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Mississippi River levee repairs underway near Greenville

Workers from the U.S. Army Corps of Engineers are in the Greenville area to repair several levee slides after the area had high water earlier this year.

Forty slides have been found along the 212mile Mississippi Levee District, which runs from the Gulf of Mexico to Cairo, Illinois. The Delta Democrat-Times reported that 14 of those are in Washington County, Mississippi.

The corps’ labor crew started working in the county a couple of weeks ago and will stay through late summer before heading south. The Mississippi Levee Board’s chief engineer, Peter Nimrod, said workers will make repairs through the fall.

“The corps’ hired labor crew does other projects, but in the summer they work exclusively on slides,” Nimrod said. “They’re a hard working crew, and they do a great job.”

Levee slides are a superficial problem that only look scary, Nimrod said, noting slides can give off the impression the levee is unraveling.

In midJanuary, the Mississippi River crested at 56.2 feet in Greenville, a record high for that month and the sixth highest ever since the 1927 flood.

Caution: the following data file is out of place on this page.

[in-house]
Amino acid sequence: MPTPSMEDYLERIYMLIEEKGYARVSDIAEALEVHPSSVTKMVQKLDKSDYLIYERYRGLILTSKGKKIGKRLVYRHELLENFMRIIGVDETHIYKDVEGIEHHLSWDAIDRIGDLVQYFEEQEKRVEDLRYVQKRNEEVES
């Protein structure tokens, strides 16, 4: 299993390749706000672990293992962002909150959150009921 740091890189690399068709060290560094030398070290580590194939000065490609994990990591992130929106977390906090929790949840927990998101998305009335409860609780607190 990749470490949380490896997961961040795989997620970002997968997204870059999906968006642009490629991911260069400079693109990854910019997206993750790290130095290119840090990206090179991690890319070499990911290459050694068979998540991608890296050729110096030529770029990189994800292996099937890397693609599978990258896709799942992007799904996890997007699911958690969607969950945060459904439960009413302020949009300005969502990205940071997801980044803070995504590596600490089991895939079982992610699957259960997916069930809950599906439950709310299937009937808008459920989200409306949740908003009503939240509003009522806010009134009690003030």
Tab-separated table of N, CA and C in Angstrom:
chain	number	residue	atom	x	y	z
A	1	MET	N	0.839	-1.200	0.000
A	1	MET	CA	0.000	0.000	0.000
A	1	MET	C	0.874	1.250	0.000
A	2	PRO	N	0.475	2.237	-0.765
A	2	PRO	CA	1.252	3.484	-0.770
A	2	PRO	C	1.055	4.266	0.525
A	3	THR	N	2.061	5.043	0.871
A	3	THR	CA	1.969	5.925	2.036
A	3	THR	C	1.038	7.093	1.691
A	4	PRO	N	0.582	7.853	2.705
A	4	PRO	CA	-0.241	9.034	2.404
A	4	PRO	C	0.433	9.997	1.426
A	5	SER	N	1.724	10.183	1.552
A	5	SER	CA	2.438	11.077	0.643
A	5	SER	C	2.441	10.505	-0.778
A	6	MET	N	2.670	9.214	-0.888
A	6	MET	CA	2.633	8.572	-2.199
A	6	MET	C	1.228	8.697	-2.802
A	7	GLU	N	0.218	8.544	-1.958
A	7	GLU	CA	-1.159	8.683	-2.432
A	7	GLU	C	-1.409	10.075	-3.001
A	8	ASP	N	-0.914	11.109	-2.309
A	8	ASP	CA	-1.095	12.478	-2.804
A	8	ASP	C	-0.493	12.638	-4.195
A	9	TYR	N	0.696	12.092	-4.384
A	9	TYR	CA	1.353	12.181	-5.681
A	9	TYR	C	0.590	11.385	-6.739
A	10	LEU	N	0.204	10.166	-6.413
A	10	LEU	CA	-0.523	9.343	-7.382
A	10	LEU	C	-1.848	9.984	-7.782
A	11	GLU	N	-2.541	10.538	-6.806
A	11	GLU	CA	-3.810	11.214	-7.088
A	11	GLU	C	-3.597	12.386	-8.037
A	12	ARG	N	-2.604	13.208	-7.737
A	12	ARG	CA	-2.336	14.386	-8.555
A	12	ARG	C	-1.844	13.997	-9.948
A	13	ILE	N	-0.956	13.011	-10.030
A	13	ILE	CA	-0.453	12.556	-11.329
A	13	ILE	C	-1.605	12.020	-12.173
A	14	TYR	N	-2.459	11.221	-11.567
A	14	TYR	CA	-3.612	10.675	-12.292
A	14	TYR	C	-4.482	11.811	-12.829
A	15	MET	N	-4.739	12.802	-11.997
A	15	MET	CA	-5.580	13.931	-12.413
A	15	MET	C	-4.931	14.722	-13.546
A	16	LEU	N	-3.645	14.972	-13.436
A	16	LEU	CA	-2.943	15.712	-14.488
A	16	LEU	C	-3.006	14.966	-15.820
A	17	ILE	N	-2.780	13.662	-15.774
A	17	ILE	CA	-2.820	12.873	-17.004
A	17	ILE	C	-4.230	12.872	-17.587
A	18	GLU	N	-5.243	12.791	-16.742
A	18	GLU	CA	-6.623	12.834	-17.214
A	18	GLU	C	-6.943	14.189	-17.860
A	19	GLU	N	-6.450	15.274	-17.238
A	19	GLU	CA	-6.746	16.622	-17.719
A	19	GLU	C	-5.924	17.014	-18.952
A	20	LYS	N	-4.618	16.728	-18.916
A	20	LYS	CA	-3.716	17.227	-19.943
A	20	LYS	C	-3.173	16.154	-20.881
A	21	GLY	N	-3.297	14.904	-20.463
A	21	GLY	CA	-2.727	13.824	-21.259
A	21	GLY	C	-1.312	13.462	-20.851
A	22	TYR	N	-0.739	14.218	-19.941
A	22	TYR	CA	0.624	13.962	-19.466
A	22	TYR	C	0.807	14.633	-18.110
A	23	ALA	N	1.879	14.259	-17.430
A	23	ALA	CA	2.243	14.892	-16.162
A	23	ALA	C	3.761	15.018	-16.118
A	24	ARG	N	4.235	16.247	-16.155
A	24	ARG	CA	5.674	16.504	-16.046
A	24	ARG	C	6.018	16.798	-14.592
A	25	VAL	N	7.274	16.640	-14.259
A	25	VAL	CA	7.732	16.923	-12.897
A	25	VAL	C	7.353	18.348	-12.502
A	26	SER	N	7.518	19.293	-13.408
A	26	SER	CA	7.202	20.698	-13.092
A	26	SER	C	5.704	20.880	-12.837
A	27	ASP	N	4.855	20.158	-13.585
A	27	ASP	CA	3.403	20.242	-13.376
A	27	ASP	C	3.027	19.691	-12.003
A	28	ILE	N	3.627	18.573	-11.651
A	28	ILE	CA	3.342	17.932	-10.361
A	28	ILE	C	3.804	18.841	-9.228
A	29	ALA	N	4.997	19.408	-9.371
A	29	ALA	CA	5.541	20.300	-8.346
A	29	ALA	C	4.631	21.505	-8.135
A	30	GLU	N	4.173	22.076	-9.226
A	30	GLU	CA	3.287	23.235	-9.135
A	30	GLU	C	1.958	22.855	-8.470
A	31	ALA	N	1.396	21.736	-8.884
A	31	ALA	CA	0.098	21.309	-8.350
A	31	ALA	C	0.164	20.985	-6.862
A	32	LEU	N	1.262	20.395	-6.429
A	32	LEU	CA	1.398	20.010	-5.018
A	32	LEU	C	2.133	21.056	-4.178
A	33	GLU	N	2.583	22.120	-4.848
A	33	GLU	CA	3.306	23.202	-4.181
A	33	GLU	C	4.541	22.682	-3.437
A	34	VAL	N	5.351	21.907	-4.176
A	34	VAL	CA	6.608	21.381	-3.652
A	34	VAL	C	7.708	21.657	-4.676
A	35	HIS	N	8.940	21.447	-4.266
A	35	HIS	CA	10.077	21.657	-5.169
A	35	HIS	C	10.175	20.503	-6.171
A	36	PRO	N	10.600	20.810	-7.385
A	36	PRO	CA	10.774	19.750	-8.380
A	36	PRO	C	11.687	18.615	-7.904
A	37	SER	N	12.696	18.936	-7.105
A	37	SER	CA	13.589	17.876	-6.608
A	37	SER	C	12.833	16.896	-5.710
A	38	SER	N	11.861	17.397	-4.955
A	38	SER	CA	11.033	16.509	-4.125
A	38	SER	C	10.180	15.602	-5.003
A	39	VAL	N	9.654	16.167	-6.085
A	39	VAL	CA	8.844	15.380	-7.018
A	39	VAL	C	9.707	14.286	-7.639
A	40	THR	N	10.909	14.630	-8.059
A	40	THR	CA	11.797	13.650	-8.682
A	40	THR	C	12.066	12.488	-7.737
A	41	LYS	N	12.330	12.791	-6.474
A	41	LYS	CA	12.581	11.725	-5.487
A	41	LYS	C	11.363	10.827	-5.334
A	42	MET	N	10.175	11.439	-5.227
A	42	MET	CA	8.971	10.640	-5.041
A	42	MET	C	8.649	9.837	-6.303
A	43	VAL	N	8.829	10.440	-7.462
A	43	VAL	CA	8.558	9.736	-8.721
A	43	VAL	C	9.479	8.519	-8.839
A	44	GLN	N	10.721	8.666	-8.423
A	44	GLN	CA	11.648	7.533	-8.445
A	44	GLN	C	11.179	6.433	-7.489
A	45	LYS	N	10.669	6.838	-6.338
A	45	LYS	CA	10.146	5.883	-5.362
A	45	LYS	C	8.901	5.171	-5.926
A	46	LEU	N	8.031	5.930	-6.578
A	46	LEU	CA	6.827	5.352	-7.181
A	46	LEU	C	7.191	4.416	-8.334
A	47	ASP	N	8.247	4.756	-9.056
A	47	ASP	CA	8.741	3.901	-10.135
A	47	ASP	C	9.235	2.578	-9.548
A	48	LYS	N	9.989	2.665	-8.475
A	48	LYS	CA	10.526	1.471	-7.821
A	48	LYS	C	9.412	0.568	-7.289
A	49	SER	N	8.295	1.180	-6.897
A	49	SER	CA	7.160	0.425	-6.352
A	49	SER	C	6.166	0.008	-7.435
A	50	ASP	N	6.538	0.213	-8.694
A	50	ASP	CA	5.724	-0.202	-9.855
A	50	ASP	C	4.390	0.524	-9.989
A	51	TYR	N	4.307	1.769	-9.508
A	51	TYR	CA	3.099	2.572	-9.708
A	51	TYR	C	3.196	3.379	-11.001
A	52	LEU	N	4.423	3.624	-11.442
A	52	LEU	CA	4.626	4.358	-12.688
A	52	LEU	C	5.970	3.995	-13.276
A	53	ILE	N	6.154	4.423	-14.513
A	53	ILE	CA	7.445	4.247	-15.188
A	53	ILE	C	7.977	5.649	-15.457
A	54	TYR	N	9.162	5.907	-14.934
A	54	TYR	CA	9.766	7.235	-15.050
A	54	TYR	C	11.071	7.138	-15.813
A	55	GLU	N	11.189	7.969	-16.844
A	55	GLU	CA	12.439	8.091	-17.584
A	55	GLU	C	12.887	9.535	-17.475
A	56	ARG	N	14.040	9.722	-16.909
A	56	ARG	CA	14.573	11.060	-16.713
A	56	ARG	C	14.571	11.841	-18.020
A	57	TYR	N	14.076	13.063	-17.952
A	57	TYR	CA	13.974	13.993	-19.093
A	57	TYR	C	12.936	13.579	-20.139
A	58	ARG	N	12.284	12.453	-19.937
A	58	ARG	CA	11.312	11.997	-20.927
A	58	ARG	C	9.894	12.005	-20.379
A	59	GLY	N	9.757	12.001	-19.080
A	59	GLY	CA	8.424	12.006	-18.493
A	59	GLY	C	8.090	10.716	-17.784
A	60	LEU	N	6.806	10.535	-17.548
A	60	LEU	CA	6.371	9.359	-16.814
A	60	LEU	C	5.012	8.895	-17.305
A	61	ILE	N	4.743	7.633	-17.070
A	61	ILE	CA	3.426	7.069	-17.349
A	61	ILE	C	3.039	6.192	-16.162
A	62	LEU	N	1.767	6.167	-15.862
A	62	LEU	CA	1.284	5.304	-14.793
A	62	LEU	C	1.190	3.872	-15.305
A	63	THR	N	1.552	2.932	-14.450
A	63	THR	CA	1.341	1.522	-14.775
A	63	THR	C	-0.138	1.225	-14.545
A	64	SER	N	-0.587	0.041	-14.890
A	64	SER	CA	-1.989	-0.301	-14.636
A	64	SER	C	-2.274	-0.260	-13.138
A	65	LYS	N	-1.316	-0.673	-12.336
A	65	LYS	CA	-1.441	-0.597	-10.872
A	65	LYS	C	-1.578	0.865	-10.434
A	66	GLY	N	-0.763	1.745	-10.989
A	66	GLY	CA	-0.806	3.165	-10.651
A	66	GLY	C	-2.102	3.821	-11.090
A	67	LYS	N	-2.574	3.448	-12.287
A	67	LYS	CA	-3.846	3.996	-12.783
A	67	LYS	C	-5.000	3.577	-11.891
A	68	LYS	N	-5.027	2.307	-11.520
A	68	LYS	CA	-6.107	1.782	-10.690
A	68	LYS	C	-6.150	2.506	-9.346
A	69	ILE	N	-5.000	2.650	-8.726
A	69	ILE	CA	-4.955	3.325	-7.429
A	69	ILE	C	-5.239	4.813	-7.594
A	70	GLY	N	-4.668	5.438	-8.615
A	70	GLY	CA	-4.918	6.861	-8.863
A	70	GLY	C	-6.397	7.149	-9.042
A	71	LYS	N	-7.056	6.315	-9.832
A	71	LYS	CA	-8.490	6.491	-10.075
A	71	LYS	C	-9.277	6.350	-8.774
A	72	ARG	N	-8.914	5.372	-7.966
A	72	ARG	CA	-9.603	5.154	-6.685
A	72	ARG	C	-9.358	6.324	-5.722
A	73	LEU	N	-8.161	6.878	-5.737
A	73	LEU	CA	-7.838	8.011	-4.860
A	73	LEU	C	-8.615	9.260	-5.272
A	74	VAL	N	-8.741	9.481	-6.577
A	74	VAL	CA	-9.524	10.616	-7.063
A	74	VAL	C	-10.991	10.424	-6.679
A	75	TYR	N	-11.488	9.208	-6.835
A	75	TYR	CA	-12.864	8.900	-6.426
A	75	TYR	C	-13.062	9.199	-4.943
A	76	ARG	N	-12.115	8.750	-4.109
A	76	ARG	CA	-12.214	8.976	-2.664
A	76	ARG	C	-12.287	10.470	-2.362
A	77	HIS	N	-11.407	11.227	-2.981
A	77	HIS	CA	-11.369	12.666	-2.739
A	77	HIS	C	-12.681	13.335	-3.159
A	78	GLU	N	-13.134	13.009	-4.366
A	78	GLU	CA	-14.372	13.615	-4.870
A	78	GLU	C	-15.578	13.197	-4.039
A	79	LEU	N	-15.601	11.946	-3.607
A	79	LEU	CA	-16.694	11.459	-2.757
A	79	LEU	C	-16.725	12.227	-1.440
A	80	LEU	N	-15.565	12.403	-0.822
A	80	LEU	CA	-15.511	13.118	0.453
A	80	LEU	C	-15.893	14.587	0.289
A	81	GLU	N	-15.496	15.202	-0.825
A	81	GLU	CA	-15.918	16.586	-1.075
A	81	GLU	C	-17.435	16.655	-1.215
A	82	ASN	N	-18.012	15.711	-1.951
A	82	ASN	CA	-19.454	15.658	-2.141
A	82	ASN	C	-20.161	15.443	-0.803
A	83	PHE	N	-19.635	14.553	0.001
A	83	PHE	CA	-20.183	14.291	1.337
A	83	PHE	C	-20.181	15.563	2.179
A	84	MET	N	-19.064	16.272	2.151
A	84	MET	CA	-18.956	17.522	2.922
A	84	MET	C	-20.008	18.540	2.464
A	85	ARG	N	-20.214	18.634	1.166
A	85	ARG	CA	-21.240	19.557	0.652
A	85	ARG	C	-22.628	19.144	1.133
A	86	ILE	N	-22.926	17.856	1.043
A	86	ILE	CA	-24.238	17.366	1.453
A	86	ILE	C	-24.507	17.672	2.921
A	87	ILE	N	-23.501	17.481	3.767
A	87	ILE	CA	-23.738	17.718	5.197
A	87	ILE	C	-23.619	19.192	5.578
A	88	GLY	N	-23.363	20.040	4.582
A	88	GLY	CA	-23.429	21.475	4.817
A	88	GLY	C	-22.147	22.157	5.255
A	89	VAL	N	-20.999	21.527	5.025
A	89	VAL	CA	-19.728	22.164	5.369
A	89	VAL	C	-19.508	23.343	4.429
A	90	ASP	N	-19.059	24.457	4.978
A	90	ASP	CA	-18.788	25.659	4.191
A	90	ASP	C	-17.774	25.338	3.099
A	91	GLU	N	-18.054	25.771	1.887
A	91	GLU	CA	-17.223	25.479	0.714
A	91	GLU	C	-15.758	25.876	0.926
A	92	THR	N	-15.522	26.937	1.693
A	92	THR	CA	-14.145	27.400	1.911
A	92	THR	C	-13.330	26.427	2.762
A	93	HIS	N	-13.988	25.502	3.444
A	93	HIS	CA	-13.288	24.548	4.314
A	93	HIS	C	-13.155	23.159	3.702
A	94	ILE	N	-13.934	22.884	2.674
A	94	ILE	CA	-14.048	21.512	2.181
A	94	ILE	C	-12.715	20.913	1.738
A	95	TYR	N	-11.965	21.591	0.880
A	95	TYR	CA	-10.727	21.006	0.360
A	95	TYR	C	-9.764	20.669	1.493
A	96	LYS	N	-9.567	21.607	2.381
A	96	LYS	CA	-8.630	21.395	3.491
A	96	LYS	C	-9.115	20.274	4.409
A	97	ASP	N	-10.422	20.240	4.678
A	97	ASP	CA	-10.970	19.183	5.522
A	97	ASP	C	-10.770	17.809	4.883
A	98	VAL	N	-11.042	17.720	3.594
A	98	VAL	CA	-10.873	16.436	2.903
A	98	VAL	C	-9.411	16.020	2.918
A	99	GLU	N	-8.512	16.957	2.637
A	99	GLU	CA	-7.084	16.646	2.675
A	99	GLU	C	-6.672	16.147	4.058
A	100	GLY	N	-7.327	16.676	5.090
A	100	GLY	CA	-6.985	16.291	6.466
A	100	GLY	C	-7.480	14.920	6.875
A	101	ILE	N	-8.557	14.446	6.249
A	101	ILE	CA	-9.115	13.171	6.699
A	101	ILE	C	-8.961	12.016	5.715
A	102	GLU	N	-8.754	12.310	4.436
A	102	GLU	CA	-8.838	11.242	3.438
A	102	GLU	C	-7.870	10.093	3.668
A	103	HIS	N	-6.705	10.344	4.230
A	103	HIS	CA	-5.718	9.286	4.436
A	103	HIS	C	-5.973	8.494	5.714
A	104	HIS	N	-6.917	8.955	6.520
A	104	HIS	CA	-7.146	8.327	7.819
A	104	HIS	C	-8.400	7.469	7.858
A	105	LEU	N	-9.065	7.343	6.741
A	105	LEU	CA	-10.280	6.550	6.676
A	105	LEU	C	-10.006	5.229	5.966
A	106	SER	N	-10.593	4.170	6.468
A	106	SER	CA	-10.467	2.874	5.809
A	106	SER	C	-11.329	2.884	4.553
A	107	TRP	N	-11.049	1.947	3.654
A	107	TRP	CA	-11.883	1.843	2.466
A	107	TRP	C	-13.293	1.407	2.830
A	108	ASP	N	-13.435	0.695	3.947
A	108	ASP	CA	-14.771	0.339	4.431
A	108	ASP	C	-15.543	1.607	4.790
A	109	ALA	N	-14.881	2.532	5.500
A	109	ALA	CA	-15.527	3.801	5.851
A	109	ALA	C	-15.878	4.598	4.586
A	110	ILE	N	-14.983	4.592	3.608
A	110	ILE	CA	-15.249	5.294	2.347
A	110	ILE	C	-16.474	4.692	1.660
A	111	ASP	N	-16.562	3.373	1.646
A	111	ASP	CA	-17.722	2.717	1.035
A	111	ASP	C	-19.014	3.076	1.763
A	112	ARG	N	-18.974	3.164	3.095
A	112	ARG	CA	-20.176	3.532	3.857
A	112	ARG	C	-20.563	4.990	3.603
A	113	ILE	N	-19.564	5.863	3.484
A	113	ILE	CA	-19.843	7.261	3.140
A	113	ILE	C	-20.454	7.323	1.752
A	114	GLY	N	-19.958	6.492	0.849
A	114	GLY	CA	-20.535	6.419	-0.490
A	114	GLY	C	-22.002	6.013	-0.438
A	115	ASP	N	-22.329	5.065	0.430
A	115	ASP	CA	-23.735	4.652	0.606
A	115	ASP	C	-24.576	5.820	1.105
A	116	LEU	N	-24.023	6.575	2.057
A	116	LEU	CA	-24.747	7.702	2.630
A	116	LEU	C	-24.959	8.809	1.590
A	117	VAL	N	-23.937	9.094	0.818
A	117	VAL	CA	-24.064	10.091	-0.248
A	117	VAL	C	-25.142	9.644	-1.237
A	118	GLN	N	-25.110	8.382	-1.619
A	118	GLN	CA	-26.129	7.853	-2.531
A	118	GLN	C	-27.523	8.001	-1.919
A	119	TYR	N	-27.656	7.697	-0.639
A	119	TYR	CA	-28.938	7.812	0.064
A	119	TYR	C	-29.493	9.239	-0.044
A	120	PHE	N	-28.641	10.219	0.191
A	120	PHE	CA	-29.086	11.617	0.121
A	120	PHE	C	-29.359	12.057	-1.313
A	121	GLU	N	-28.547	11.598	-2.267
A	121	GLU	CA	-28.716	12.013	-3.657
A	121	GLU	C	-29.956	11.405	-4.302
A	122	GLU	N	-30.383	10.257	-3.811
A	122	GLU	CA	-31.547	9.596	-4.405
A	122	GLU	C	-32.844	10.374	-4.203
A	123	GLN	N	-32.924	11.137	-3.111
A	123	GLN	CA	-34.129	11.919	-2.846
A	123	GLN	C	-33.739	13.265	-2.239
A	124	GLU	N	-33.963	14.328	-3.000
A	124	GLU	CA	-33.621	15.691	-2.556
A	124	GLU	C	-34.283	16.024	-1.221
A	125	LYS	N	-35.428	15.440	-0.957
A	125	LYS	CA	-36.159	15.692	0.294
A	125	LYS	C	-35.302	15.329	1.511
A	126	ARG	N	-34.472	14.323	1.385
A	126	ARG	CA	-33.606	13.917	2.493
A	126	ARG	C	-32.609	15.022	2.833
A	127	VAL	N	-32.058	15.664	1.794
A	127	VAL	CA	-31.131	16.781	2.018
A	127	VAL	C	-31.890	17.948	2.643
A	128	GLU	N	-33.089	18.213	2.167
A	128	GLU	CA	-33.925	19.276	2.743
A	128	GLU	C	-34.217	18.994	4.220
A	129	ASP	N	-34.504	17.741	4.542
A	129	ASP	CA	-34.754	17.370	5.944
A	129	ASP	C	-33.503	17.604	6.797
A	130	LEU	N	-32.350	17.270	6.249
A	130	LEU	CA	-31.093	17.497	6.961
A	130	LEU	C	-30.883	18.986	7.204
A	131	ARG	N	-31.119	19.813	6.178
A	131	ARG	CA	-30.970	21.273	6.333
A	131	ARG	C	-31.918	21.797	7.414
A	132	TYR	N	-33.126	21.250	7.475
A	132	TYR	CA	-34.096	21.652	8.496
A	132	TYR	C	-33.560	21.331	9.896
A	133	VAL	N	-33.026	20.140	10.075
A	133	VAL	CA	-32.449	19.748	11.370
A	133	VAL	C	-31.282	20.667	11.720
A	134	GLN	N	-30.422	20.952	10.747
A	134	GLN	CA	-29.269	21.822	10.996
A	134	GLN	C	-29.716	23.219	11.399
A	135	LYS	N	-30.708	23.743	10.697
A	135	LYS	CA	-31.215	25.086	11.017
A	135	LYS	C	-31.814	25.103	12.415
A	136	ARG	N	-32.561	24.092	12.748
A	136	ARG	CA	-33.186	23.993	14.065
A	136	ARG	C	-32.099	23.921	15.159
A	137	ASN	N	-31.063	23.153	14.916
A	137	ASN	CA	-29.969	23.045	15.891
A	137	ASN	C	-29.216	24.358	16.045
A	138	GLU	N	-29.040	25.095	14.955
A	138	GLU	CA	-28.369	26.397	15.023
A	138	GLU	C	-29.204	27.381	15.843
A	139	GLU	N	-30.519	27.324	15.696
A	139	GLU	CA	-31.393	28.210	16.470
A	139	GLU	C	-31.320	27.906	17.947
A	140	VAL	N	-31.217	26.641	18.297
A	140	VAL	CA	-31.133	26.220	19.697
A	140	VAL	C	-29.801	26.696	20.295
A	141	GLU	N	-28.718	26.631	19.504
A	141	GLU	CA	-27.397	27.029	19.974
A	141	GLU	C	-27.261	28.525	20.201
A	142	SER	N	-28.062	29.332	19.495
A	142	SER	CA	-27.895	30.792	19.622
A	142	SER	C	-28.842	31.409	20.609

After a brief dropping period, the river rose again to 43.6 feet in midMarch after a heavy rain system moved through the Delta.

Before the heavy rainfalls drenched the area in March, Nimrod said there were 24 slides spotted along the levee district, five of which were in Washington County.

Although the extra rain caused more slides to appear, Nimrod said workers couldn’t start repairing the slides until the land was dry.

“You don’t want to work on those slides when it’s still wet and when the river’s up,” he said. “You really want to wait until this time of year or summer before you start working on them.”

Nimrod said crews dig out all the material in the slide and let it air out, which sometimes takes a few days. Then, they mix the removed material with lime, which Nimrod described as a substance that resembles baby powder, and pack it back into the levee.

“The lime changes the properties of the soil and then they pack it back into the levee,” he said.

The final step is seeding the land for grass to grow. Repairing one slide can take as long as two weeks to complete.

“If the weather is at all bad, if it rains or anything, then we can’t do any work,” Nimrod said. “You’re kind of at the mercy of Mother Nature at that point. We’ll just have to wait and see.”


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